ETSU paleontologist publishes article in 'Nature' on discoveries

  JOHNSON CITY -- Tomorrow's issue of the highly prestigious journal Nature will introduce two new species never before recorded within the scientific literature. Both were found at the Gray Fossil Site in Washington County, Tenn.
  "It's the dream of every paleontologist to discover a new species at some point during his or her career and to have the opportunity to name it," said Dr. Steven Wallace, a paleontologist at East Tennessee State University and lead author of the article. "But we already have two!"
  According to Wallace, Pristinailurus bristoli -- named after ETSU's Paleontology Coordinator Larry Bristol who discovered the first specimens of the new red (lesser) panda -- is the earliest and most primitive panda so far recorded.
  Although the greater panda is essentially a bear, red pandas are more closely related to raccoons, Wallace explains. In addition, living red pandas, which are slightly smaller than this new fossil species, are only found in the Himalayas and have a highly specialized diet of bamboo.
  However, there has been no evidence of bamboo at the Gray Fossil Site, suggesting that the new species could survive on other types of food prior to arriving in the southern Appalachians. Here it may have utilized a fossil form of River Cane, a bamboo native to East Tennessee, for food.
  The other critter, Arctomeles dimolodontus, is a type of weasel, specifically a badger, and is also of Eurasian origin. While the new red panda was a very primitive creature, Wallace says this particular weasel is highly derived and is one of the most advanced of its group. Initial interpretations of the unique teeth of this animal suggest a diet of hard vegetation, possibly specialized for the acorns and/or hickory nuts which are abundant as fossils at the site.
  Both discoveries also provide proof to the theory that animals were able to move between the continents of North America and Eurasia during the late Miocene to early Pliocene.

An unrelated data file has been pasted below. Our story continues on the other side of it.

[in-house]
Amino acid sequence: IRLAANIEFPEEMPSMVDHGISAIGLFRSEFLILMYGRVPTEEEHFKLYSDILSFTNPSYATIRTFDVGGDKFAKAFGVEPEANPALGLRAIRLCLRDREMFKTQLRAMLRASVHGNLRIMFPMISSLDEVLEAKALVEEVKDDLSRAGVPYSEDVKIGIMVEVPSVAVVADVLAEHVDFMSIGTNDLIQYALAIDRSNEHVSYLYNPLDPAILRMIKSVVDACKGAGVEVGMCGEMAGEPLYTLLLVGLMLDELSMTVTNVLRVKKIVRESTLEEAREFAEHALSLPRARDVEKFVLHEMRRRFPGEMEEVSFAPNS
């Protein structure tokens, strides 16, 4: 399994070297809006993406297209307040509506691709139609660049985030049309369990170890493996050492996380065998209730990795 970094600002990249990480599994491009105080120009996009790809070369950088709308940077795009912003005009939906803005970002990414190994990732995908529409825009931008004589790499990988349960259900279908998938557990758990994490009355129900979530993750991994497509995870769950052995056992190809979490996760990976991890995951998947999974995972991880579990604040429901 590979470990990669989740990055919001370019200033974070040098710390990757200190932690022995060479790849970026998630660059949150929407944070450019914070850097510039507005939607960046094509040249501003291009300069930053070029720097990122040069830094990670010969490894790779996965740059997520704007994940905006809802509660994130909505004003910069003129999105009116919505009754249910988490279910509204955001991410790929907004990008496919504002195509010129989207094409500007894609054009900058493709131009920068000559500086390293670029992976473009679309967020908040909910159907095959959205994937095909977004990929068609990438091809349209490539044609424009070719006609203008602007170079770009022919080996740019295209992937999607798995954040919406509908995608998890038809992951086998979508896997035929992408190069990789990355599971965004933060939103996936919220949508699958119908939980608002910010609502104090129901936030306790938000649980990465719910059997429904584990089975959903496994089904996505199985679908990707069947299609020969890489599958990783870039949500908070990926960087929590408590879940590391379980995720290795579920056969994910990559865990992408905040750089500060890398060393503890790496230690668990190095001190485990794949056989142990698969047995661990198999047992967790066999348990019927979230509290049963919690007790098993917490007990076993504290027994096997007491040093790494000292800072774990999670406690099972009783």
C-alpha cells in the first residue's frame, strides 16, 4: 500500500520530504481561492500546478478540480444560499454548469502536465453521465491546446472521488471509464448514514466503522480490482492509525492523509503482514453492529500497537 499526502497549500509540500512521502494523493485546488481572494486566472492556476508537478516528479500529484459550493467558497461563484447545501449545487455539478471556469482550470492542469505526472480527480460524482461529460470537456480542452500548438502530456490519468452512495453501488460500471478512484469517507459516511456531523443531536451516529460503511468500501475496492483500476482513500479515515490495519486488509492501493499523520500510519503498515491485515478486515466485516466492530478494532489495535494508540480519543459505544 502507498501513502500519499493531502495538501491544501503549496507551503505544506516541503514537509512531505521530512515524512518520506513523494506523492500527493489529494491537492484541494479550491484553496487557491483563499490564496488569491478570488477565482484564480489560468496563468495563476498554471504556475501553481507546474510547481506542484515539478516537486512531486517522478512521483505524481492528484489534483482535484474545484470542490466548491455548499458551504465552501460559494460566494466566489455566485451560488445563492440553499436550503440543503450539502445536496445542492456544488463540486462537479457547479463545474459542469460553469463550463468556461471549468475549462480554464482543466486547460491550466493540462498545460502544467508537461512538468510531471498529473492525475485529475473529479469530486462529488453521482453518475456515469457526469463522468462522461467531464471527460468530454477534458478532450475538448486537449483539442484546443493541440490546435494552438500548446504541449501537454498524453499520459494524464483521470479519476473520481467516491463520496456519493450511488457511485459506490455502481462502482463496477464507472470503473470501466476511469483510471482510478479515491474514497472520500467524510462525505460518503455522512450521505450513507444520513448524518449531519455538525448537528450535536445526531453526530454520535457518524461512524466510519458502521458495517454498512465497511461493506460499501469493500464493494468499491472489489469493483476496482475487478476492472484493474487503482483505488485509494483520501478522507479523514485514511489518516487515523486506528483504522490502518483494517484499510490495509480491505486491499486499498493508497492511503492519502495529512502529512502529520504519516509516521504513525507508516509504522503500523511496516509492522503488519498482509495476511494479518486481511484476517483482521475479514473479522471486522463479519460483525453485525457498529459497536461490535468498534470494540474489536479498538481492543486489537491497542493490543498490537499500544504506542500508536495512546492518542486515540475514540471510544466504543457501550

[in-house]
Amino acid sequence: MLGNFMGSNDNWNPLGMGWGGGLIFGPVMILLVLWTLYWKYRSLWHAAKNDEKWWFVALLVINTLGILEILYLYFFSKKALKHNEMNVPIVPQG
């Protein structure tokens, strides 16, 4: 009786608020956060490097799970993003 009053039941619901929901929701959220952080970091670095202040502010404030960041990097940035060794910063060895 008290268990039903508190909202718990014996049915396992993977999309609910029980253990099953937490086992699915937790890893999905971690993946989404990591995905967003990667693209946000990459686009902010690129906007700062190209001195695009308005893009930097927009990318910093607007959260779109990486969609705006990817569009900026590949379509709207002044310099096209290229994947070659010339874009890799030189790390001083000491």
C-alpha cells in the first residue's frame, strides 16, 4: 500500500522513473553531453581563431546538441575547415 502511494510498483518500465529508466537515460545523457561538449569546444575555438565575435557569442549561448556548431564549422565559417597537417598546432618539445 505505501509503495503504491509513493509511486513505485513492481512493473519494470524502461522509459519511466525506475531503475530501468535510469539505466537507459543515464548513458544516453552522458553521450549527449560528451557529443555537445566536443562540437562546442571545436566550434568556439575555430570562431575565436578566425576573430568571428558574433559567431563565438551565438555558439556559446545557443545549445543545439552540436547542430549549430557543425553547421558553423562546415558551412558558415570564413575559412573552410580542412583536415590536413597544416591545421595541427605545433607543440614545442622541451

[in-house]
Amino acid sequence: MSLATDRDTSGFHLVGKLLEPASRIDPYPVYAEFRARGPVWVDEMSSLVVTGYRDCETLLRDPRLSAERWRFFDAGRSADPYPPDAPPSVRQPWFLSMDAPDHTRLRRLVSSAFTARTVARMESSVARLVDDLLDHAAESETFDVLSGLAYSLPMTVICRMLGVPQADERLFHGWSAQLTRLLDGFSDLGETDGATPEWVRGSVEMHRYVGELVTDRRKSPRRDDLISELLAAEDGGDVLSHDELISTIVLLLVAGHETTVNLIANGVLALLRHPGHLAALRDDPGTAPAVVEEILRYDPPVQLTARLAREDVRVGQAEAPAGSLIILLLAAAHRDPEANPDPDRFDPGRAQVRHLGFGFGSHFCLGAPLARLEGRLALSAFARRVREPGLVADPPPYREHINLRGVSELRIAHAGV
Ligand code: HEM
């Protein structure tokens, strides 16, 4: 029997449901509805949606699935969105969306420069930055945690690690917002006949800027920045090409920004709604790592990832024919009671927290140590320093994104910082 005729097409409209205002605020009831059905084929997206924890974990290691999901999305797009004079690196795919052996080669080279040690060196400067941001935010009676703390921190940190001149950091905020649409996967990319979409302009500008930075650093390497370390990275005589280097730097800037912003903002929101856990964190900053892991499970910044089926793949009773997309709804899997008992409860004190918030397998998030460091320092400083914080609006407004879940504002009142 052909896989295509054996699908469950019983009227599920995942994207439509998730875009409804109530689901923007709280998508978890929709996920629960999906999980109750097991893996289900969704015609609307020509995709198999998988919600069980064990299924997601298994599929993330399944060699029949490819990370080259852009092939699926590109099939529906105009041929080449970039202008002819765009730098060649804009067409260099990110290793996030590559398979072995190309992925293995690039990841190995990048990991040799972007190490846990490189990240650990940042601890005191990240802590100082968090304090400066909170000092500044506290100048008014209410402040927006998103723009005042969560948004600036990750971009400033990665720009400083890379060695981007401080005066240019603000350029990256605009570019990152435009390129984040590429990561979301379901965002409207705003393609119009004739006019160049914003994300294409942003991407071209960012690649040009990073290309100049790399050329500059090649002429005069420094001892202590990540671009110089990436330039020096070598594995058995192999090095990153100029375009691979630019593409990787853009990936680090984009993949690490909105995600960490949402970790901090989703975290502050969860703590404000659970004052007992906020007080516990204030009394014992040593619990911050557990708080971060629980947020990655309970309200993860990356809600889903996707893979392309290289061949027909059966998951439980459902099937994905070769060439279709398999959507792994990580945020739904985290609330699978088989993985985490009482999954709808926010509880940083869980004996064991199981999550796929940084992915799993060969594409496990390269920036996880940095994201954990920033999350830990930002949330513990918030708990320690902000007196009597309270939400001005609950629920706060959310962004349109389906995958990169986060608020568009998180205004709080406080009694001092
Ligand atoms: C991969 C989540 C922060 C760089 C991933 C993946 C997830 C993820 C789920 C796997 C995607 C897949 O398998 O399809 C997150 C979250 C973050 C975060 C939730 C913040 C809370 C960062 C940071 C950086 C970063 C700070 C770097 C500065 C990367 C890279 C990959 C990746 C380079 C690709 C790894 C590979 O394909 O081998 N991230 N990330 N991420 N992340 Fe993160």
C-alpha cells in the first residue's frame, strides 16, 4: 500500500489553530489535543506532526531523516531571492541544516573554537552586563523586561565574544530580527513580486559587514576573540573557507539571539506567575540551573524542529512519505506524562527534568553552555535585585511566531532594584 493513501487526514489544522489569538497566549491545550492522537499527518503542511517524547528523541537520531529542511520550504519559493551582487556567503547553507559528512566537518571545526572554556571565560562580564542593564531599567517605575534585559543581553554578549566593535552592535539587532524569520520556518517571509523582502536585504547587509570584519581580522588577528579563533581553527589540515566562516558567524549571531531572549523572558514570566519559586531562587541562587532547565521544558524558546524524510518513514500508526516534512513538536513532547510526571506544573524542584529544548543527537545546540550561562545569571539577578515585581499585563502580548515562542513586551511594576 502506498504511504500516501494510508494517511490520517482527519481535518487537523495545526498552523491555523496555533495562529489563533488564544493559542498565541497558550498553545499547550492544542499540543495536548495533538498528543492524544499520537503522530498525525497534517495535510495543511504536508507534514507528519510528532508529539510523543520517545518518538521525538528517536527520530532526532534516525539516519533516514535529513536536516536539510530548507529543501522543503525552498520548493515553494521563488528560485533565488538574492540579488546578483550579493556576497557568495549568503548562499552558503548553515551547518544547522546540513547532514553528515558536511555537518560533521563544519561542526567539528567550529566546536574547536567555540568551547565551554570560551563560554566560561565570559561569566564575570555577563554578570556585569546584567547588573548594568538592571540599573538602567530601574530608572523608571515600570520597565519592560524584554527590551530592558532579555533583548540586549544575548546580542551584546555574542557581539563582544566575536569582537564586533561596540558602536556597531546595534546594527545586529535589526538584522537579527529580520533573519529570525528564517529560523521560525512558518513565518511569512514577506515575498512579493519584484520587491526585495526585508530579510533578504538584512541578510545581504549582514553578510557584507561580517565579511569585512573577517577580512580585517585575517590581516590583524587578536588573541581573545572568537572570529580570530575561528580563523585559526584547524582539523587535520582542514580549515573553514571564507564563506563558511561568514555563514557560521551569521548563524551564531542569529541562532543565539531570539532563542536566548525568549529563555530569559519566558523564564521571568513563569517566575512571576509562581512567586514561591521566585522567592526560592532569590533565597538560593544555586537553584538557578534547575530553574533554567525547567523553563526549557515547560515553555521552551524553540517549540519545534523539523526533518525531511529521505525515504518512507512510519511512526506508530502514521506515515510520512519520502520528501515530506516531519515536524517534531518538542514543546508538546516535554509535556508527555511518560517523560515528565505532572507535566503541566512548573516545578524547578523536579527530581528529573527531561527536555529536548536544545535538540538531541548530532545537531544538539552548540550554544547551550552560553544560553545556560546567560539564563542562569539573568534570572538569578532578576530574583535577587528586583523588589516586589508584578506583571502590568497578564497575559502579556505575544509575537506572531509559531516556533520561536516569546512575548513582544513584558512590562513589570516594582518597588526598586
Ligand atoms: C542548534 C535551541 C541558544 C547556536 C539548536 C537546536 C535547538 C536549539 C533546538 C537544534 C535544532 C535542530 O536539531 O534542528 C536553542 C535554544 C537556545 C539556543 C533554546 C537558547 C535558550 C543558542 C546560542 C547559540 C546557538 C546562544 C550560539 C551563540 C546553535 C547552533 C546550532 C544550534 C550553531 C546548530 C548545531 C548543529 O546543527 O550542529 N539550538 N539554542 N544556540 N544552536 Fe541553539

In addition to the new species, the Nature article will give an introduction of the Gray Fossil Site to scientists around the world.
  "Many have already heard about us, but now we will definitely be on the map," Wallace said.
  In addition to holding distinction as having the largest recorded finding of fossil tapirs, the Gray site is also significant because it fills in an important gap in history.
  "Before the discovery of the site, there were a lot of blanks in the fossil records pertaining to this area. Now we can now start filling in some of those pages."
  Wallace adds that the Gray Fossil Site is also unique to any other similar-aged site in the United States because it records a forest ecosystem. Most other sites record open plains environments similar to the Great Plains or they have a coastal influence, like those found along the Gulf Coast and Florida.
  In addition to the research described above, work continues at the site. Most recently, Wallace has been recovering the remains of the Miocene/Pliocene rhino, Teleoceras, with the assistance of two visiting scientists from the Florida Museum of Natural History. Although this animal has been recovered throughout the continent, this specimen represents the most complete individual skeleton in eastern North America. Of further interest to the researchers is the fact the rhino was a pregnant female.
  The five-acre Gray Fossil Site was first discovered in 2000. Interpretations suggest that it was a sinkhole, which filled to become a pond or lake surrounded by a dense oak and hickory forest between 4.5 million and 7 million years ago. Animals grazing or running away from predators may not have seen the large sinkhole and likely fell in and drowned or became stuck.
  An $8 million federal transportation grant awarded to ETSU in 2002, along with approximately $2 million in private matching funds, will be used to build a 33,000-square-foot visitors center and research complex at the fossil site. A groundbreaking ceremony is being planned for November, with construction expected to be complete in late 2006.
  Dr. Xiaoming Wang from the Natural History Museum of Los Angeles joined Wallace in writing this Nature article.